And if you're pressed for time, which I'm sure you probably are, I would recommend for your first month to just stick to Pinterest. And this is because when you're working on your desktop and you're using a really pointed keyword search, you're just going to find more options faster, and you'll be able to fill out your content sheet. And don't get me wrong, I still really recommend that you set up that Saved Images collection for your Instagram. It's just that it will probably come in more handy as you add to it over time. So maybe plan to use it for months two and three.
Without a professional photographer, you can go one of two routes. The first, buy yourself, a tripod that comes with a ring light and shoot it yourself on a quality phone camera or a digital SLR.
The second option is to ask a friend (who hopefully has a natural eye for photography) who would be willing to do it for free, or maybe you can in exchange for a free service. You could do an energy exchange. And it's possible that maybe your friend needs pics taken for their business and their monthly content – so you can become each other's content buddies and shoot each other's pics on different days.
Having a second person is definitely something to consider as it'll make your photoshoot go by much faster and it just gives you the flexibility to try different angles quicker than you would be able to with a tripod.
With those options in mind, which one feels best to you? Comment below and let me know. Are you going to grab a tripod or are you going to phone a friend? And once you figured out your logistics, be it your new piece of equipment or your friend-tographer, here are some rules of thumb when it comes to your photoshoot.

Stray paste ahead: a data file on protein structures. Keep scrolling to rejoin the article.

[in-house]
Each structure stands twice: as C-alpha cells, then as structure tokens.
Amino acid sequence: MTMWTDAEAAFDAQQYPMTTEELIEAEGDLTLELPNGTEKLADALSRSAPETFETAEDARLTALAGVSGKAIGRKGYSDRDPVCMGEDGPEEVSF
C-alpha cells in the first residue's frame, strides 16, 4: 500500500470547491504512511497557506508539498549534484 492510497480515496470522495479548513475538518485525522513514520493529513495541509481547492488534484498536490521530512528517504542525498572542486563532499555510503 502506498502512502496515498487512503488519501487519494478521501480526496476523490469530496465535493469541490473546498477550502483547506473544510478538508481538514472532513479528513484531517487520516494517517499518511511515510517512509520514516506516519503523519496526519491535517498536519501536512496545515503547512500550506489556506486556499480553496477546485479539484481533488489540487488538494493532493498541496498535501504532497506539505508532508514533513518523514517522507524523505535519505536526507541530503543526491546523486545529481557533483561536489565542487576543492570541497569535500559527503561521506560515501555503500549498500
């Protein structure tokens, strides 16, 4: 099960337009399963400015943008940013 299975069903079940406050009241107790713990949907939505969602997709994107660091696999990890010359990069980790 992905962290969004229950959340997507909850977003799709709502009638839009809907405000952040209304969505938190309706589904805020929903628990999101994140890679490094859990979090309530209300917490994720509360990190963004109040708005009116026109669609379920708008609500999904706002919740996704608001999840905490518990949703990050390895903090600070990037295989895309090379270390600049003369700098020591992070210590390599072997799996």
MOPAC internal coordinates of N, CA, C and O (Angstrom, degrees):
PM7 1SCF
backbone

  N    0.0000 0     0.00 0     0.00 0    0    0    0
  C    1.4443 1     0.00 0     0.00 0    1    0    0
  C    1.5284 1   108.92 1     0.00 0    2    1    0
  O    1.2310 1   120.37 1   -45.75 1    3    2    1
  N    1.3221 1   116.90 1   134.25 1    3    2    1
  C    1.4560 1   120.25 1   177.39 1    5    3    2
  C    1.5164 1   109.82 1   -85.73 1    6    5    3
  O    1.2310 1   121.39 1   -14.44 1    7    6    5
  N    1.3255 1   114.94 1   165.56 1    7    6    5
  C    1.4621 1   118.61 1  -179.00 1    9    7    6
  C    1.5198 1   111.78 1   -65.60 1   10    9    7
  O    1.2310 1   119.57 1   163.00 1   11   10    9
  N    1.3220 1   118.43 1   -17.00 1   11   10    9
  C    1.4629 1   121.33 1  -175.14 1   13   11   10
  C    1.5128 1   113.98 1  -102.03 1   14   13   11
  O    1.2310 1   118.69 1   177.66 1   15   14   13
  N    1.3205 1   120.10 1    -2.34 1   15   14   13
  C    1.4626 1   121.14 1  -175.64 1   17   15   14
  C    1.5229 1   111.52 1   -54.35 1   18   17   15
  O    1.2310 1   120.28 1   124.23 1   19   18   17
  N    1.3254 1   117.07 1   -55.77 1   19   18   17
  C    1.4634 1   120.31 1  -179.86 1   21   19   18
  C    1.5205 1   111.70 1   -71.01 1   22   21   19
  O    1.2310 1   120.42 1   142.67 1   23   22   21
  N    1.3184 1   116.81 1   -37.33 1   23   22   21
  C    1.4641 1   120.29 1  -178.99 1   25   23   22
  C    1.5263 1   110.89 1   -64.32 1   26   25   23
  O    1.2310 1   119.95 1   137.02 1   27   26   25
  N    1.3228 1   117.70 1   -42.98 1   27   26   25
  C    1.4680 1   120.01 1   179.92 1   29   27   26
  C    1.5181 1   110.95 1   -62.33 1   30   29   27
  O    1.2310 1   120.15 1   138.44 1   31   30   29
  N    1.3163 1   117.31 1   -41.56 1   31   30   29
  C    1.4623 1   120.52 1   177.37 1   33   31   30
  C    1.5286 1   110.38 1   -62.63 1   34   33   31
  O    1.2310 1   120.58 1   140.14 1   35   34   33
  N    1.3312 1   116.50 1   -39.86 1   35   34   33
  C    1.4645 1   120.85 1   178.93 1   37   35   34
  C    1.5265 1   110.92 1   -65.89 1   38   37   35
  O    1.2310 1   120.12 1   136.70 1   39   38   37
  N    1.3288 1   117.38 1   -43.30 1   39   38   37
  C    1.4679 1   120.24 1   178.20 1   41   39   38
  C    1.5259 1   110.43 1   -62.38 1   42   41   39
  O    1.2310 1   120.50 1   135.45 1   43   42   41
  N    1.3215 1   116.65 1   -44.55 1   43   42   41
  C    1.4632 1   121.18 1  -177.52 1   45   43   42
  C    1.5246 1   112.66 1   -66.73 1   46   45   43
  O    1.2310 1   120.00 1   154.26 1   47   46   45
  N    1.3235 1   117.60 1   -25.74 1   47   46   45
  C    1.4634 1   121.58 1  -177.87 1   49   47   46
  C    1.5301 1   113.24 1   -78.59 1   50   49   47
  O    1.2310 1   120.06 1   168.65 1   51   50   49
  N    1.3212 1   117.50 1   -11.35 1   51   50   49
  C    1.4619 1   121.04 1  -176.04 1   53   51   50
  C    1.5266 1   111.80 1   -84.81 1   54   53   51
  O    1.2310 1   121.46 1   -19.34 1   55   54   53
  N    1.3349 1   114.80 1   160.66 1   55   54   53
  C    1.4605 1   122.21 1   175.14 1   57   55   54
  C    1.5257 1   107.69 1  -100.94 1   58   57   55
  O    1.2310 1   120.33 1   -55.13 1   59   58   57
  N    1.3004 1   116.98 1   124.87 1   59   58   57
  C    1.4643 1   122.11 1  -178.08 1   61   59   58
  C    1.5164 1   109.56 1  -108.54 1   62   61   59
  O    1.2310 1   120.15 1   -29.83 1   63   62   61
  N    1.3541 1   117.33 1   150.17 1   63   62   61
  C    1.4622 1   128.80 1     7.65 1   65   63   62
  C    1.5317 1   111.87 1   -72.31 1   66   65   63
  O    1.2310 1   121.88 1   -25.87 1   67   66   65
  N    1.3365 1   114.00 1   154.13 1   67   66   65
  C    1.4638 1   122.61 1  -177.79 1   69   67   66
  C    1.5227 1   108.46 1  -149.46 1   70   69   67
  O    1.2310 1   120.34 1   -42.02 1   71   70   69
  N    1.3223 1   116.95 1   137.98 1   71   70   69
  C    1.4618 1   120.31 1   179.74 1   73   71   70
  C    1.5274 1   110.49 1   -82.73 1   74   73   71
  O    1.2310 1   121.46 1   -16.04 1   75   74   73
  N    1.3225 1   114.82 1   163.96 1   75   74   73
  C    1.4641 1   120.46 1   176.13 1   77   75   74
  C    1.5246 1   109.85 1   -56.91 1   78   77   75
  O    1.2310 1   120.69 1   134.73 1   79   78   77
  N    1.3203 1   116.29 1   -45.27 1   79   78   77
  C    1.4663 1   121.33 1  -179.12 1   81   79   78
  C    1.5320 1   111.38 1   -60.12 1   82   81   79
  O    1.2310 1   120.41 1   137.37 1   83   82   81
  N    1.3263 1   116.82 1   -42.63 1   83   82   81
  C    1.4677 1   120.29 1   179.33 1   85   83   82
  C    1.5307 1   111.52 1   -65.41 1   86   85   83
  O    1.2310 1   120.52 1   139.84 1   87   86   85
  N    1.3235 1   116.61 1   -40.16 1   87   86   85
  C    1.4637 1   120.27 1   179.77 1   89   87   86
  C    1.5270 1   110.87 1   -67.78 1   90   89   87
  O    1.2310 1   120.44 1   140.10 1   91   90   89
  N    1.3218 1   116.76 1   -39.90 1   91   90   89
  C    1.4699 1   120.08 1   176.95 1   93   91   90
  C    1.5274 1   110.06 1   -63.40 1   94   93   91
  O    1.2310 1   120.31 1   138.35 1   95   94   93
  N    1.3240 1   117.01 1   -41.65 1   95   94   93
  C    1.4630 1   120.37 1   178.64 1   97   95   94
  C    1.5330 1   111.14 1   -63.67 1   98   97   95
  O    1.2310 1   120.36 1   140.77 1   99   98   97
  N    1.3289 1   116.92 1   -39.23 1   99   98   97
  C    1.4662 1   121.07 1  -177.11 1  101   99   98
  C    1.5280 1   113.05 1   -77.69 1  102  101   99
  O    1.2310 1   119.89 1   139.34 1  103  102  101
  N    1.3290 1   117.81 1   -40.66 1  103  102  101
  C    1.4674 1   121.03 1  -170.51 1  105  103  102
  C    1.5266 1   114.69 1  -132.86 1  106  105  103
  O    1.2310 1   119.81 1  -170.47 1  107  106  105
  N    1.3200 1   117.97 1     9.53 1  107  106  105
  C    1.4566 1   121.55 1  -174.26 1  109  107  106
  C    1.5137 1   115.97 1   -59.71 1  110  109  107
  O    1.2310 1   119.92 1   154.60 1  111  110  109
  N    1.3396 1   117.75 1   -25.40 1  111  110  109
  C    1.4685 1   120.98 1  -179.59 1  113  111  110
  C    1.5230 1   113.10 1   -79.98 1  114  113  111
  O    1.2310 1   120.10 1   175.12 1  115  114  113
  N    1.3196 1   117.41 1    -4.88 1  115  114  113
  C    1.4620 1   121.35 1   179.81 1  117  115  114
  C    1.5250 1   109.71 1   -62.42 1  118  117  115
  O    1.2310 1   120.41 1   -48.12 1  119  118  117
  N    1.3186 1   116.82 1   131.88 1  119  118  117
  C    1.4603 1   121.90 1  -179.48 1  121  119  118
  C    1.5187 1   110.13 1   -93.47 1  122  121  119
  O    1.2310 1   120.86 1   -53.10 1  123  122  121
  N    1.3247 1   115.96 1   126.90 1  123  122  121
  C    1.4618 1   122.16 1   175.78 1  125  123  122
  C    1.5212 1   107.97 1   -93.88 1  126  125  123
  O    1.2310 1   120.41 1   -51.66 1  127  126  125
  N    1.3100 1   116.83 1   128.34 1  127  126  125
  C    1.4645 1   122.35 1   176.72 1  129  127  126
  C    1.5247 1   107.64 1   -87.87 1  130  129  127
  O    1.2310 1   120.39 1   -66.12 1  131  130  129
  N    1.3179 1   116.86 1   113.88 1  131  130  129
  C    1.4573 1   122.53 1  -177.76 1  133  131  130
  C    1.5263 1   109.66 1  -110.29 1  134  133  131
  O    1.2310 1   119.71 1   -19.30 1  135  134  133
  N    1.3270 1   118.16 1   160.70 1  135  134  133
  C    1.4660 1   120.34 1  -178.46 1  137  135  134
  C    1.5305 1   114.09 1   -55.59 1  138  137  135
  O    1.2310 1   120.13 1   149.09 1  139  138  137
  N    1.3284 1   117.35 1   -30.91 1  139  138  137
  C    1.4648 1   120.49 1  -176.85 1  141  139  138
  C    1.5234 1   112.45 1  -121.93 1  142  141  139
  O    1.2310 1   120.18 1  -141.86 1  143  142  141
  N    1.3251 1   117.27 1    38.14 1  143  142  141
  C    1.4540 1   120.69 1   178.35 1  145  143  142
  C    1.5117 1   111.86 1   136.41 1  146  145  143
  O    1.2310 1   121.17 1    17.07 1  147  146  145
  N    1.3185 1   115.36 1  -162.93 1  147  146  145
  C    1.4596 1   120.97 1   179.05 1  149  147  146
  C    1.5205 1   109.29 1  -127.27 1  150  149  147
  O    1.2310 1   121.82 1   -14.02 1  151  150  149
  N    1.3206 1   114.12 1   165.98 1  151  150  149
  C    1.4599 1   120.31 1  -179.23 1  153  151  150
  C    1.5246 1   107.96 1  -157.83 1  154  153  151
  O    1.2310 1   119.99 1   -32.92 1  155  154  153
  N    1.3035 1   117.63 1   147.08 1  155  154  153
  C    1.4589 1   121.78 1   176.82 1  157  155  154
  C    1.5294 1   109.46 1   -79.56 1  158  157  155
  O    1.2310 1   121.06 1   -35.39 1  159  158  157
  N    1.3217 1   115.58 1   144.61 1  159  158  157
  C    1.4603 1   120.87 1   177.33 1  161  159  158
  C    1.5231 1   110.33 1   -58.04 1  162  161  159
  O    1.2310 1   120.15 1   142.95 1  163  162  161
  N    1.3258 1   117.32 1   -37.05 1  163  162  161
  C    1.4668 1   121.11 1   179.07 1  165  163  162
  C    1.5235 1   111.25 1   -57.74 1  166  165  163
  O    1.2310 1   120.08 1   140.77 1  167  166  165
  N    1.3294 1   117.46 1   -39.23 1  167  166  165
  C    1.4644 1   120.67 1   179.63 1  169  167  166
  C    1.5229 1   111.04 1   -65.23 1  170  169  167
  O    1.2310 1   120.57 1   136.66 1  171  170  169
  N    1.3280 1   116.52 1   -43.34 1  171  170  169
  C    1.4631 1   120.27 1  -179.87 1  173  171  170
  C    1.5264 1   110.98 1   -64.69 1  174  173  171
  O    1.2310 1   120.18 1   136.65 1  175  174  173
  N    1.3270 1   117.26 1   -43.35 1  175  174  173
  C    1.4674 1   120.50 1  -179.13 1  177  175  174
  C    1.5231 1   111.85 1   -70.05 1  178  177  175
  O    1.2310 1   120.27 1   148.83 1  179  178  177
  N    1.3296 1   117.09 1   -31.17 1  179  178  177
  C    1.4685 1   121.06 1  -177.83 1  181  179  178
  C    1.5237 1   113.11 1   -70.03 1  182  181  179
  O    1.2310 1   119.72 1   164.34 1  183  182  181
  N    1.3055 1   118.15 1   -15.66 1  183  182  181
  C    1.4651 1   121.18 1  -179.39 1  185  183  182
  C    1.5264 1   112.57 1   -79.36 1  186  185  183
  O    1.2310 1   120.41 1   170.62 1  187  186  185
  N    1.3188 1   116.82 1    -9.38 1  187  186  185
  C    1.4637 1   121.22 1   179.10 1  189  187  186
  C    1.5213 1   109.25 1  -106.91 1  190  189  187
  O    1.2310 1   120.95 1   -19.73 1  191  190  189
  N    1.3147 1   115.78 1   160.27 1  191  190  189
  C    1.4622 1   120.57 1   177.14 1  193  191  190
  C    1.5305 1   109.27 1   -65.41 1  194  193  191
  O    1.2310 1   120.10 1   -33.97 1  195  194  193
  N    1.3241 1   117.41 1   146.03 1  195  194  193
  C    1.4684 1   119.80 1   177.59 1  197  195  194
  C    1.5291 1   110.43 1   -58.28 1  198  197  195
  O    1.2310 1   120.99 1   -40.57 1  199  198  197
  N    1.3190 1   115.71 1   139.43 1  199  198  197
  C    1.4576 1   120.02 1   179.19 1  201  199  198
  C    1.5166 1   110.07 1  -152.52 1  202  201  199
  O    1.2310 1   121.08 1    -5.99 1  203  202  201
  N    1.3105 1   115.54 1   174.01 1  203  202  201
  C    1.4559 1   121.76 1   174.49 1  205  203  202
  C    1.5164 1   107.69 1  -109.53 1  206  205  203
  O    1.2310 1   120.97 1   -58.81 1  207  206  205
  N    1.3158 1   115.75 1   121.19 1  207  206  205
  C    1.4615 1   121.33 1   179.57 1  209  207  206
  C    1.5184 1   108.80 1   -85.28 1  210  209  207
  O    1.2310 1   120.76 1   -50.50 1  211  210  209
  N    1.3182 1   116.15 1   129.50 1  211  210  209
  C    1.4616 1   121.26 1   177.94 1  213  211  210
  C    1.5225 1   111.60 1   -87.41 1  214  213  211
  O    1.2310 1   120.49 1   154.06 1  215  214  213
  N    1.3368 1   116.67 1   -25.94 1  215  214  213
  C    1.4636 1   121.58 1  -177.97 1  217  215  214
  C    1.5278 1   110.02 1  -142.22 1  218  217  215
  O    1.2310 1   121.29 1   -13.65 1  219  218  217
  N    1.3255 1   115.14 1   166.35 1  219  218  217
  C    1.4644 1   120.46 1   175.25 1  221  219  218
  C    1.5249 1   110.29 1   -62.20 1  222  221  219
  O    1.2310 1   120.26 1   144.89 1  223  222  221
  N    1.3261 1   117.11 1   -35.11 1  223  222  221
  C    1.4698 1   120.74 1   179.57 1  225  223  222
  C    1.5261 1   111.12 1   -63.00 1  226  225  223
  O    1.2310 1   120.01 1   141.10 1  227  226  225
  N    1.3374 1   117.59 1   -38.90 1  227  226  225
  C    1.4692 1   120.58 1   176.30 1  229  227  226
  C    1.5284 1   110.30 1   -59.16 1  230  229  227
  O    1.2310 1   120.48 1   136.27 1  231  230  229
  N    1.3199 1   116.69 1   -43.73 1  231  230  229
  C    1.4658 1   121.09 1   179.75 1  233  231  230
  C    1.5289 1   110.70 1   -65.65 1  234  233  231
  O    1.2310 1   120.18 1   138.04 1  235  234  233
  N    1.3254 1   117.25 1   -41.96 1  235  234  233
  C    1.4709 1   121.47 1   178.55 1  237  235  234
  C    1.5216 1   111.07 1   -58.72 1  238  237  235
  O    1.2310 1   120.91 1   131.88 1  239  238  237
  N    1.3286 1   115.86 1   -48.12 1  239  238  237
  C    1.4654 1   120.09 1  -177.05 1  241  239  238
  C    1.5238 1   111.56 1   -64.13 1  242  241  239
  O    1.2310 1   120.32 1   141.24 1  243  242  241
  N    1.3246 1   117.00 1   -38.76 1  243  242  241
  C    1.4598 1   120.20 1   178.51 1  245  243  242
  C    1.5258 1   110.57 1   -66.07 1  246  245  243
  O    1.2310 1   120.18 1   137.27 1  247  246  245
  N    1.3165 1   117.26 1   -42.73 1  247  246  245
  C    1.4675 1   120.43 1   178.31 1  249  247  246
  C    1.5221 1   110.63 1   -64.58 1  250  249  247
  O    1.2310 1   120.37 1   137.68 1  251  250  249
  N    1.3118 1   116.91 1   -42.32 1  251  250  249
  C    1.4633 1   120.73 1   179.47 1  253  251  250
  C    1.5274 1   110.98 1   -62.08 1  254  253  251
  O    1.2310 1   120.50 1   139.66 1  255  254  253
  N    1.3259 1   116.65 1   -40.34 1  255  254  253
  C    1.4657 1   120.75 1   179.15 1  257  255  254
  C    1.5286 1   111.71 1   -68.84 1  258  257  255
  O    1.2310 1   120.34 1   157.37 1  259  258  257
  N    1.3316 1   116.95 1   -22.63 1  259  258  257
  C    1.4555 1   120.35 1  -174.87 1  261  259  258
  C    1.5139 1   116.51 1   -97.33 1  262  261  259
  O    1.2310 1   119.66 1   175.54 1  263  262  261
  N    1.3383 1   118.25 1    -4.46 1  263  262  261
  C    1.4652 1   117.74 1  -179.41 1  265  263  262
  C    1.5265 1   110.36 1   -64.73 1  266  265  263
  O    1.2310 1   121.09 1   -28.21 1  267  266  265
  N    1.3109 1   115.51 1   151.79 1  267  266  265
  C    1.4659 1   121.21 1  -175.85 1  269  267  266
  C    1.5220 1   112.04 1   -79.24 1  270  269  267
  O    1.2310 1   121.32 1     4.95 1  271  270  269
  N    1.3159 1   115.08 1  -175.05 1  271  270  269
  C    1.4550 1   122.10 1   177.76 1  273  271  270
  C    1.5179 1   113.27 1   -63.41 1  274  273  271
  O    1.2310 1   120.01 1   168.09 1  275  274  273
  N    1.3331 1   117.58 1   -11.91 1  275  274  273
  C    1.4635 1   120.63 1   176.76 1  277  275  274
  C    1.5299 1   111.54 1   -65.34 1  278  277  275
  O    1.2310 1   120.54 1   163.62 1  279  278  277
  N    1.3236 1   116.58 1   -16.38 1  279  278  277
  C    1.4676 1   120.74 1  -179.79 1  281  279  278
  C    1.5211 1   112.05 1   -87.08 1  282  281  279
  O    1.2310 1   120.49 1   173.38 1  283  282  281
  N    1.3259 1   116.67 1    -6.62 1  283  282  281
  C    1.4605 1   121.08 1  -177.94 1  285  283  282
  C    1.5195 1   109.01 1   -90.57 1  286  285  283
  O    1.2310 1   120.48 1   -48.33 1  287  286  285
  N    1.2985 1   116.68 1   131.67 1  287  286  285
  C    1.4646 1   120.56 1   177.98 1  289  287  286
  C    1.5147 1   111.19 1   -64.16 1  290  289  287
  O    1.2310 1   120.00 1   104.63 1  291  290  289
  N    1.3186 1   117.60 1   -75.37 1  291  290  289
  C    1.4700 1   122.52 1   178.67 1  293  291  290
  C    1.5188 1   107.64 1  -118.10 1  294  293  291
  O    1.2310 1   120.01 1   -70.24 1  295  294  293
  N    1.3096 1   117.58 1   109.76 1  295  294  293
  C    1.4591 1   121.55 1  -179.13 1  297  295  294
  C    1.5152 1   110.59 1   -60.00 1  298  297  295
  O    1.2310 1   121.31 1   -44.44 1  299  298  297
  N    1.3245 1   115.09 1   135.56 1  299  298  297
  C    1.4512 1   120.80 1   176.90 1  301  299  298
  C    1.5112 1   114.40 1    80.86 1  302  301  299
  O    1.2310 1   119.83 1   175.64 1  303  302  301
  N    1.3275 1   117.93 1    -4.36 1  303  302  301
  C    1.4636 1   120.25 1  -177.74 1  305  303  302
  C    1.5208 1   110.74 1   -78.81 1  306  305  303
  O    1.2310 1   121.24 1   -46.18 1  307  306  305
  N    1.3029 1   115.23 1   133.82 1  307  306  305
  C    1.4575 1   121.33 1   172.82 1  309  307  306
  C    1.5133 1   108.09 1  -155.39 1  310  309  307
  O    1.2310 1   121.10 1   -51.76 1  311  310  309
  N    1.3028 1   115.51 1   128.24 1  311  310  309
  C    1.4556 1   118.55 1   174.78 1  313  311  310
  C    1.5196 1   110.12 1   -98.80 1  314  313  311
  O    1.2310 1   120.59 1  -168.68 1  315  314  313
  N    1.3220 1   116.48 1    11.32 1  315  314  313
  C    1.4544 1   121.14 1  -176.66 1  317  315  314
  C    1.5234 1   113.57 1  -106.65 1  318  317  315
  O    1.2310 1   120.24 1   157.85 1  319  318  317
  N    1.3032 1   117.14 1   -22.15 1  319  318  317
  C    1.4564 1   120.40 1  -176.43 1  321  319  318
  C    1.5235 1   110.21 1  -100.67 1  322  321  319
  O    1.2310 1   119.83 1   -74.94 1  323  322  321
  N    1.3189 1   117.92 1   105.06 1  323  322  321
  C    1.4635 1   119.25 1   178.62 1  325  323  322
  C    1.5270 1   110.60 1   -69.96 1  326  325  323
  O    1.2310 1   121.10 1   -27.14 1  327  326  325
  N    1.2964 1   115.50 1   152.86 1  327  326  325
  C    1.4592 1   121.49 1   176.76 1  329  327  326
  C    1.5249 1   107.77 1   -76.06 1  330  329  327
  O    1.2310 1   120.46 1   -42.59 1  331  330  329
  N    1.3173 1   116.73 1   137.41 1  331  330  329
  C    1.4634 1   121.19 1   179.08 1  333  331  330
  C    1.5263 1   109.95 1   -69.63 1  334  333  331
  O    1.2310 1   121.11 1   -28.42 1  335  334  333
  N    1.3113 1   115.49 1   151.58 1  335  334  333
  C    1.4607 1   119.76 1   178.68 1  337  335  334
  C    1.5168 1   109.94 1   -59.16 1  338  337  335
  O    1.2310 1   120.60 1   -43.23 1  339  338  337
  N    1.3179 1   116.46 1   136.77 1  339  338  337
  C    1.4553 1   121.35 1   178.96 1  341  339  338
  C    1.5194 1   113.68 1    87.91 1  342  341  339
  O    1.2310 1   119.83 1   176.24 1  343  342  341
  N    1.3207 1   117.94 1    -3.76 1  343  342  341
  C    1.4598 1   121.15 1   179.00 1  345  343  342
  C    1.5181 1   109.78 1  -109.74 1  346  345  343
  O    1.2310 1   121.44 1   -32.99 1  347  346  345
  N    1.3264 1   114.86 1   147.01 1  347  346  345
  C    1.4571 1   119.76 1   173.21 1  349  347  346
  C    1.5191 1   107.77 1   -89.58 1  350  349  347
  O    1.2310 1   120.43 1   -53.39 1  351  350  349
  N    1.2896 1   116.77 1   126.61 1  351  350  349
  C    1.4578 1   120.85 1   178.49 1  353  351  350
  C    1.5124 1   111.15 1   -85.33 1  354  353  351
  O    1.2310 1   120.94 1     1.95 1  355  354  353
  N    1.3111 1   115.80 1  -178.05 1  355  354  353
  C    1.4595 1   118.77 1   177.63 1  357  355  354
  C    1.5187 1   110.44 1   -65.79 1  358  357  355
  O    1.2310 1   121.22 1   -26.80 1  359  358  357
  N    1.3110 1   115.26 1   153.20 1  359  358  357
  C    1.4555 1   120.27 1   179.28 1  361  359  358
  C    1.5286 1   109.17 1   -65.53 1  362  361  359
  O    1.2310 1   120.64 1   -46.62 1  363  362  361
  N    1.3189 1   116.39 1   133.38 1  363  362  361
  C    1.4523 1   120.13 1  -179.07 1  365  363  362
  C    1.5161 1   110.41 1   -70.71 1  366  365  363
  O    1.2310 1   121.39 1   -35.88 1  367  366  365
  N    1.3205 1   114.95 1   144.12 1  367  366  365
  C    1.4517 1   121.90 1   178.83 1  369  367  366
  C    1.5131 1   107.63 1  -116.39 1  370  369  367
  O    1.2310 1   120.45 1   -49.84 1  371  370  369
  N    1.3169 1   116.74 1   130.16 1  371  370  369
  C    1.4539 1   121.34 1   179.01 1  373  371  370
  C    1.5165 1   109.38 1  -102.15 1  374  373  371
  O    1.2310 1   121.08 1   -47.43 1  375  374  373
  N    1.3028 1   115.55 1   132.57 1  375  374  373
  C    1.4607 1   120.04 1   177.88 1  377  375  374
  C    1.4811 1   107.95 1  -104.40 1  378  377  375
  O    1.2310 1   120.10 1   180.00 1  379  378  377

Rule number one, bring your shot list on set. I've said it once, I'll say it again. Whether it's printed out or saved to your phone, just bring it. There are so many details and moving pieces during the photoshoot, you're sure to forget something if you're relying solely on memory. And in the name of preparation, the next rule, pack a of your pre-planned outfits and any biz-related props the night before. In the guide I created for you, there's a photoshoot checklist that you can use to make sure you don't forget anything.
In terms of outfits, I'd recommend picking a few outfits that are easy to change in and out of, especially if you'll need to resort to changing in any type of cafe washroom. So jackets, layers, and accessories are all great ways of swapping up your look without having to do a full overhaul change of outfits. Switching your hairstyle is also a great trick as well.
If you're not sure what to wear, Pinterest again is a great source for inspiration. Consider the tone that you want to portray. Is your brand casual or is it more polished? And, even if it's a bit of both, mixing it up is a great way to show different sides of yourself and your biz. Be sure to consider your brand colour palette when choosing outfits and location... Which brings me to my next point, on-brand locations or backgrounds.
So when picking locations, I always recommend picking places that either naturally have your brand colours in it..u. So example, if your palette has yellow, maybe the flowers in the background or the pillow on the couch is yellow, or maybe it's the warmth of the sun. Or you could pick a background that's more neutral, meaning not too colorful, that will allow you to actually wear your brand colours or incorporate a brand prop without clashing against the background.
I also recommend picking locations that strategically show you in an authentic way, and that will connect you to your ideal client. Example being if you offer a premium service, your ICA will likely be more drawn to a picture of you working at a boutique cafe versus a McDonald's. Though, I do hear they have some pretty good coffee.
Next, we have the location proximity. So if you're visiting multiple locations for your shoot, you want to pick places that are walking distance from one another so you don't spend a ton of time with parking, packing and unpacking the car multiple times a day. Ideally, you'll be able to roll your suitcase or bag between locations conveniently.